Matthew Wright has been a marked man ever since he was drafted by the Phoenix Fuel Masters last year. He has been the focus of double teams, and even triple teams, night in and night out.
But with the number of weapons Gilas Pilipinas have in their arsenal, the rookie’s life has become much easier.
During Gilas Pilipinas’ 107-52 victory over Vietnam to post their fifth straight win in the 2017 SEABA Men’s Championship Wednesday night at the SMART-Araneta Coliseum, five Filipinos anchored the balanced attack.
But it was Matthew Wright who glared among the leaders, finishing with a game-high 19 points on an impressive 7-of-9 shooting, with five of his shots coming from where he is truly comfortable at — the three-point area.
“My teammates found me and I hit some open shots. They played a zone defense and that’s how you beat a zone, you make shots,” remarked Wright of his best outing yet in the regional cagefest, deflecting credit to his teammates.
Ever since Gilas commenced their SEABA run last Friday, the 26-year-old has been fulfilling his role as one of the team’s main gunners. And after Wednesday, Wright is now shooting a notable 55.5 percent from distance, while averaging 12.6 points.
But for the Phoenix Fuel Masters rookie, those numbers are not just mainly because of him, iterating that the presence of Gilas veterans Jayson Castro and Terrence Romeo makes things easier for him.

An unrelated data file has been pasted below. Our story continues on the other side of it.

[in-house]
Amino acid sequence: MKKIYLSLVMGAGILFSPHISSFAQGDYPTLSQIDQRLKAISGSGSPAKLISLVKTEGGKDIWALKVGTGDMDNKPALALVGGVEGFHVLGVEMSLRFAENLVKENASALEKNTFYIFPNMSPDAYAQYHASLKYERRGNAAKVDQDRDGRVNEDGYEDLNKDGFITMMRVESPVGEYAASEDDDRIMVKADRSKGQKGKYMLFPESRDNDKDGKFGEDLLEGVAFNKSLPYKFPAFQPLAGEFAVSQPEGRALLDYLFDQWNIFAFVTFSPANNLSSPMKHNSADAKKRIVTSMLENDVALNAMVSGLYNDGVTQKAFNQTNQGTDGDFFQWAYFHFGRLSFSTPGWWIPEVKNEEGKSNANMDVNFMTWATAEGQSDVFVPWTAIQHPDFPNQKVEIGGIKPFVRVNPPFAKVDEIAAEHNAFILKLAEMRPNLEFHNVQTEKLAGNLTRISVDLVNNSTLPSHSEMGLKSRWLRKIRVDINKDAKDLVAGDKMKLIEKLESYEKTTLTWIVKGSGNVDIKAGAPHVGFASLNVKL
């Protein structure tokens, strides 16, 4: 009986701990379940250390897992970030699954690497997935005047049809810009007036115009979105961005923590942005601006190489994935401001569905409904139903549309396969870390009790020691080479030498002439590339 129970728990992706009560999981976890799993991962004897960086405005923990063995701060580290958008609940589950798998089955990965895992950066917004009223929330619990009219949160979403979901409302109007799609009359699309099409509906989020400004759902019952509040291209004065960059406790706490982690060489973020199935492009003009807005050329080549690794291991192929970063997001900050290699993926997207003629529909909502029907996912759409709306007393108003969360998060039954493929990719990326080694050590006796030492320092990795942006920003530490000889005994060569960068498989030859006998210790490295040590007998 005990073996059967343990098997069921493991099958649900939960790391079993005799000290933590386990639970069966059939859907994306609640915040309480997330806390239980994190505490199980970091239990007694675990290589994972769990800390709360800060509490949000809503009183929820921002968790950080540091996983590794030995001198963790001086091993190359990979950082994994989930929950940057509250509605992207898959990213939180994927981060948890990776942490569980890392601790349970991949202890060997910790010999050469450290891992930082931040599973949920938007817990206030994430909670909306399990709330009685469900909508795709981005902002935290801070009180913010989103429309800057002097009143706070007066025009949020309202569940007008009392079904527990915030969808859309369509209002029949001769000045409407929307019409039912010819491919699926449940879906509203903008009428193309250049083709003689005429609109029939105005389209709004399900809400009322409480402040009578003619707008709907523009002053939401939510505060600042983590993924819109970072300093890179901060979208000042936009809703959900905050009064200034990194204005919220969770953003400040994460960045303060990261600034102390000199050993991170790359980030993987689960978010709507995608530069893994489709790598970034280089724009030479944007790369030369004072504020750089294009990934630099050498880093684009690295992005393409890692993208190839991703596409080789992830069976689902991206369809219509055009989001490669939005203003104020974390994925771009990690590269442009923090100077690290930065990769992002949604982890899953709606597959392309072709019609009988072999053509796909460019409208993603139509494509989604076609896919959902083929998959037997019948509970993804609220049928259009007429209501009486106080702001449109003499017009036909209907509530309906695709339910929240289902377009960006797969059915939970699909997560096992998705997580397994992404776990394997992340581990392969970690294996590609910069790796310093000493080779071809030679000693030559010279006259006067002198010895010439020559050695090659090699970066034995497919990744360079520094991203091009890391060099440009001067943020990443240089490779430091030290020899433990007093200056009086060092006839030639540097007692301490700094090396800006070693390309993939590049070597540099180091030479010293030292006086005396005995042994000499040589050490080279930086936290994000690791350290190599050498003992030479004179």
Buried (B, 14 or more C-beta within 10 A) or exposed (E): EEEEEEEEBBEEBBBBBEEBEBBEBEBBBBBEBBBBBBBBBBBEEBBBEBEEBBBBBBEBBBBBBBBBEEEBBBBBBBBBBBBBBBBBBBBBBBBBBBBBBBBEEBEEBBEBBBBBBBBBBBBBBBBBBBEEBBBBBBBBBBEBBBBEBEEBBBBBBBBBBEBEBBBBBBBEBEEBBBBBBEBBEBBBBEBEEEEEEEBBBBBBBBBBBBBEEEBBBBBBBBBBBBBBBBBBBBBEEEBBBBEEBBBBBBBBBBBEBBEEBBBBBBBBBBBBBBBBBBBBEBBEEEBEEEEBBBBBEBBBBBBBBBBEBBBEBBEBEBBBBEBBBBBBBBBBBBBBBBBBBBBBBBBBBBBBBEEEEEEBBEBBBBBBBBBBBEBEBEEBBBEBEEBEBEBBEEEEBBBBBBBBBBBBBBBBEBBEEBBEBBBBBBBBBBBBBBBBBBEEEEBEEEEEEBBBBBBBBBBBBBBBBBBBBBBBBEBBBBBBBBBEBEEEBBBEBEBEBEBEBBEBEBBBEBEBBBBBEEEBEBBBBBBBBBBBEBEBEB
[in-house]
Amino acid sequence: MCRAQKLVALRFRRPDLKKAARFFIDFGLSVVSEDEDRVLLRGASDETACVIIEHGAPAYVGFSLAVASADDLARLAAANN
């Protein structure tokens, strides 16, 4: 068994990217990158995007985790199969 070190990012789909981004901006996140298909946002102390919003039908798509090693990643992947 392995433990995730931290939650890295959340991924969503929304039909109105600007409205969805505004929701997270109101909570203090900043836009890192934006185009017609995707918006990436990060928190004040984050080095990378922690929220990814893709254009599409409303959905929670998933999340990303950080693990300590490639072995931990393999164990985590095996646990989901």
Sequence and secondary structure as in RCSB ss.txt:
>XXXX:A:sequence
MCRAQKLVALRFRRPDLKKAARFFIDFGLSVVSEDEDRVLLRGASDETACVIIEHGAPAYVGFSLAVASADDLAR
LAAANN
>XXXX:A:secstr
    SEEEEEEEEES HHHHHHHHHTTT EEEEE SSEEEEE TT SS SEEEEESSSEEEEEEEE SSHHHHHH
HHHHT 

“Those guys make my job easier.
“Terrence and Jayson [really helped me] especially today. They found me, they hit me in stride, they hit me in momentum. Having great passes like that makes my job easier, so I can’t take all credit,” the 2015-16 ABL ASEAN Heritage MVP said.
“Those guys definitely put me in good positions,” added the Filipino-Canadian shooting guard.
The Nationals are now heading into their final match of the tourney tomorrow Thursday night against Indonesia — a bout that is virtually the gold medal game and the match that will decide who will go to the 2017 FIBA Asia Cup.
And Wright and the whole Gilas side are all set to head in the battle for supremacy in the Souteast Asian region.
“It’s gonna be a dogfight,” said Wright. “They improved, they have a naturalized guy, they have good shooters on that team — we watched film of them. It’s not gonna be a walk in the park tomorrow, that’s for sure.
“But they gotta guard us too.”
But coach Chot Reyes is hoping that their heat won’t die down on Thursday, May 18.
“Well, we all know what Matthew and Allein [Maliksi can do. That’s their role in this team. The key now for them is consistency,” the five-time coach of they year said. “Can they shoot the same way tomorrow when there are much greater stakes? When there’s a much tougher and much bigger opponent?
“That’s the key.”